Events in a persons life, such as death of a loved one, starting a new job, college, unemployment, and even marriage can impact the disorders listed in Axis I and II. These events are both listed and rated for this axis.
Axis V: Highest Level of Functioning
293.83 Mood Disorder Due to...[Indicate the General Medical Condition]
96.90 Mood Disorder NOS
300.4 Dysthymic disorder
Major depressive disorder
300.23 Social phobia
300.3 Obsessive-compulsive disorder
309.81 Posttraumatic stress disorder
308.3 Acute stress disorder
293.84 Anxiety disorder due to a general medical condition
293.89 Anxiety disorder due to... [indicate the general medical condition]
300.00 Anxiety disorder NOS
Sexual and gender identity disorders
Gender identity disorders
307.1 Anorexia nervosa
307.51 Bulimia nervosa
Impulse-Control Disorders Not Elsewhere Classified
309.24 With anxiety
309.0 With depressed mood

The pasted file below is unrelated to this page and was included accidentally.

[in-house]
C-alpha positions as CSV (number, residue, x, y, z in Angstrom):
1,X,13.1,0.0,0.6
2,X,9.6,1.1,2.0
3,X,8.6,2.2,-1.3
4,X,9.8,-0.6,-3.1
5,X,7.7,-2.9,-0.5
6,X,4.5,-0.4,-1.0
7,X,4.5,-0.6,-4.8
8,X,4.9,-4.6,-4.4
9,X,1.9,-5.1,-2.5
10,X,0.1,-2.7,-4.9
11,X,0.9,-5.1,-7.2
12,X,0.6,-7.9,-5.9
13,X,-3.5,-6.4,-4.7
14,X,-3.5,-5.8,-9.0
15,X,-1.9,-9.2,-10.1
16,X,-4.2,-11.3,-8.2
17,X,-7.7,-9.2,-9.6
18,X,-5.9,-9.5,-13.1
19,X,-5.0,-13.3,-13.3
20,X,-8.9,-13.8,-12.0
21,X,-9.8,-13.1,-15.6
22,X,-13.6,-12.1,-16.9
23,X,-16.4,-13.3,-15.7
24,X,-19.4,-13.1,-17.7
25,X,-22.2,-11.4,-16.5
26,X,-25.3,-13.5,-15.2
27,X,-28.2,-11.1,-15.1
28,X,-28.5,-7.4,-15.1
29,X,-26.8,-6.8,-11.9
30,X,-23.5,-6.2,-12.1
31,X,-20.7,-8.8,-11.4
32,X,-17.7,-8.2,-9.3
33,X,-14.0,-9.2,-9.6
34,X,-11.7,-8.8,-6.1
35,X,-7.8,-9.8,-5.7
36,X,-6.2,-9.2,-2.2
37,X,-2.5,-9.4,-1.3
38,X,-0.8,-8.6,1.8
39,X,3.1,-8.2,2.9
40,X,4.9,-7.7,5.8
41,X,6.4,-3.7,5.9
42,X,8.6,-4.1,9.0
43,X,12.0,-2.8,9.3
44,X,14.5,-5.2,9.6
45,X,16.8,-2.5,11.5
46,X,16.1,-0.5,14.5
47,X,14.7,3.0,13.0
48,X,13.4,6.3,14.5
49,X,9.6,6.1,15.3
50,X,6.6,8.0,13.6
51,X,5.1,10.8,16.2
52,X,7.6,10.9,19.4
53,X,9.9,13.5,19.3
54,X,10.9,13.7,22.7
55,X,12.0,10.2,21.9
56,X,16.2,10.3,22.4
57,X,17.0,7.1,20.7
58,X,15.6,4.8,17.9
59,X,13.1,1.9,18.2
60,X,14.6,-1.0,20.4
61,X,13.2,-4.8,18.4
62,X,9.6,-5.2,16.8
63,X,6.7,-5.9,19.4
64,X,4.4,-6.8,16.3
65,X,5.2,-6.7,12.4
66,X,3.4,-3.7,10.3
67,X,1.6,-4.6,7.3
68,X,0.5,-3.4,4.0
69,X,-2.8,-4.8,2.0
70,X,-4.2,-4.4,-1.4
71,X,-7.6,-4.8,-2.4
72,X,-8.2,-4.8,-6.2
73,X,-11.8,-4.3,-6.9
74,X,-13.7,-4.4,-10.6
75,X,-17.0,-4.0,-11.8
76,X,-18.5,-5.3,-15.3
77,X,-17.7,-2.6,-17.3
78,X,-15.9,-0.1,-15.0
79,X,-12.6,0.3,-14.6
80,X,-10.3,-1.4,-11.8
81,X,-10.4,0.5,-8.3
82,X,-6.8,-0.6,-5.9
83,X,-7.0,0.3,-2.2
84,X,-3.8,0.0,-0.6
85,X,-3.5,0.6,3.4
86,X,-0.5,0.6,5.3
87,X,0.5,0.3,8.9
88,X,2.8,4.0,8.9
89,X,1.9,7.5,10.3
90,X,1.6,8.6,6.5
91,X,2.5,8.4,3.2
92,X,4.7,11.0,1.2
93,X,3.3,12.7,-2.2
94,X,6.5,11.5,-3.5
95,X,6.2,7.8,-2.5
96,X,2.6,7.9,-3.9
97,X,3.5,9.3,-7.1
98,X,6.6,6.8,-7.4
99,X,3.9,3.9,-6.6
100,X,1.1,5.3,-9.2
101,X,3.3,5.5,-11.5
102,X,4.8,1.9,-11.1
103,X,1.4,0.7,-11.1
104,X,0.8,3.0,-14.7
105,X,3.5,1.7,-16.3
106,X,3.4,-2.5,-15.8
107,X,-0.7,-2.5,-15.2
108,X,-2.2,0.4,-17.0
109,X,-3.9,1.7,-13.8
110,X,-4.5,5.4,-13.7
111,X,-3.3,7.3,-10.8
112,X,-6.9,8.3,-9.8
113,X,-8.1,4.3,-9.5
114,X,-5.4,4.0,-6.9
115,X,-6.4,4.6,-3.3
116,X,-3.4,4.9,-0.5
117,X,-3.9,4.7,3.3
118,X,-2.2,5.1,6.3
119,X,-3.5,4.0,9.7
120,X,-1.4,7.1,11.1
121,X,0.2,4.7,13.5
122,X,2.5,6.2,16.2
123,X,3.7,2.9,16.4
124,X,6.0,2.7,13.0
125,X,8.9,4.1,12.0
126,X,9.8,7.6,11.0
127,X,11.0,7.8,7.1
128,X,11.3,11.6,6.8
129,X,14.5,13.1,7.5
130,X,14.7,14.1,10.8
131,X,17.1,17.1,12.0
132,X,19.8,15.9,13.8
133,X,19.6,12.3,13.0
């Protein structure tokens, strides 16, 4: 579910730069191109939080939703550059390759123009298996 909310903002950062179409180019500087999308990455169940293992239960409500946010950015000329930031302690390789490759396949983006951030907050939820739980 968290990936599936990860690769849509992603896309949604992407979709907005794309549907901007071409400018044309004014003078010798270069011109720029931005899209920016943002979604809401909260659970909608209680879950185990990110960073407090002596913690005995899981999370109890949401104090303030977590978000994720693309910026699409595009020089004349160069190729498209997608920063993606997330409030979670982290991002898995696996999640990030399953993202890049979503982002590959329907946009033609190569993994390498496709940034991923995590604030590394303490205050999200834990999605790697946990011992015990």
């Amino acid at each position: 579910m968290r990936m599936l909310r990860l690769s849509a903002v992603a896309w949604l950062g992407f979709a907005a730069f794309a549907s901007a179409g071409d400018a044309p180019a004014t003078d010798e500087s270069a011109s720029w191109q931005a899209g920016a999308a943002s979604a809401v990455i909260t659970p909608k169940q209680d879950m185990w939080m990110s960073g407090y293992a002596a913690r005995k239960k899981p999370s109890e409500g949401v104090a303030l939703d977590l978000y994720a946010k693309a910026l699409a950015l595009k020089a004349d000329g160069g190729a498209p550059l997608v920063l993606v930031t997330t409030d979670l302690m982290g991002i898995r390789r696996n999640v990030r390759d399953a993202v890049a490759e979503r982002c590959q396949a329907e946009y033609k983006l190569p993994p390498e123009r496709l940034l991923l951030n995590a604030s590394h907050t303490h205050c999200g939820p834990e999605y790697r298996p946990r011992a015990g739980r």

309.3 With disturbance of conduct
309.28 With mixed anxiety and depressed mood
309.4 With mixed disturbance of emotions and conduct
Cluster A (odd or eccentric)
301.0 Paranoid personality disorder
301.20 Schizoid personality disorder
301.22 Schizotypal personality disorder
Cluster B (dramatic, emotional, or erratic)
301.7 Antisocial personality disorder
301.83 Borderline personality disorder
301.50 Histrionic personality disorder
301.81 Narcissistic personality disorder
Cluster C (anxious or fearful)
301.82 Avoidant personality disorder
301.6 Dependent personality disorder
301.4 Obsessive-compulsive personality disorder
301.9 Personality disorder
This raises another issue, the lower boundary to distinguish pathological depression from normal mood change. Although defined by the number of symptoms present, it is not in fact well-defined, since the thresholds for individual symptoms are not clear or easy to be sure about: when does lowering of mood, even if present every day, cross the threshold in severity to count as being present? The issue is not crucial in the clinic, but it has become important as psychiatric research has extended to the community, and to community epidemiology. Comparatively high rates of depression arc found in community prevalence studies.33 It is not clear whether all these depressions share fully the qualities of depression presenting for medical or psychiatric treatment. Similar issues arise in the use of “symptomatic volunteers” for research.